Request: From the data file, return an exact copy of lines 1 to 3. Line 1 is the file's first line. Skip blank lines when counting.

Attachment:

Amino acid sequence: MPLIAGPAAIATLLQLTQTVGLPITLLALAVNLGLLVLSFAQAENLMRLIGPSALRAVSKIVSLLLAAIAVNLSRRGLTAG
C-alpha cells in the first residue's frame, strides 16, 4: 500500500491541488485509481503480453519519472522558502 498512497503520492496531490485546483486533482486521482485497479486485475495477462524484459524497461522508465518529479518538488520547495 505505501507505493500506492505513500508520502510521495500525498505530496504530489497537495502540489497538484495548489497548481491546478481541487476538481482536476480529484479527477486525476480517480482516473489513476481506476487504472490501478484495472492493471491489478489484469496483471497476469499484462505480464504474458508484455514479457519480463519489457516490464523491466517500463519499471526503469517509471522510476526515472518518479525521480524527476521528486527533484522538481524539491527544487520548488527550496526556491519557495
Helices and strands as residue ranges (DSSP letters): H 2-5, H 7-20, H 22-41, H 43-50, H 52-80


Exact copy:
Amino acid sequence: MPLIAGPAAIATLLQLTQTVGLPITLLALAVNLGLLVLSFAQAENLMRLIGPSALRAVSKIVSLLLAAIAVNLSRRGLTAG
C-alpha cells in the first residue's frame, strides 16, 4: 500500500491541488485509481503480453519519472522558502 498512497503520492496531490485546483486533482486521482485497479486485475495477462524484459524497461522508465518529479518538488520547495 505505501507505493500506492505513500508520502510521495500525498505530496504530489497537495502540489497538484495548489497548481491546478481541487476538481482536476480529484479527477486525476480517480482516473489513476481506476487504472490501478484495472492493471491489478489484469496483471497476469499484462505480464504474458508484455514479457519480463519489457516490464523491466517500463519499471526503469517509471522510476526515472518518479525521480524527476521528486527533484522538481524539491527544487520548488527550496526556491519557495
Helices and strands as residue ranges (DSSP letters): H 2-5, H 7-20, H 22-41, H 43-50, H 52-80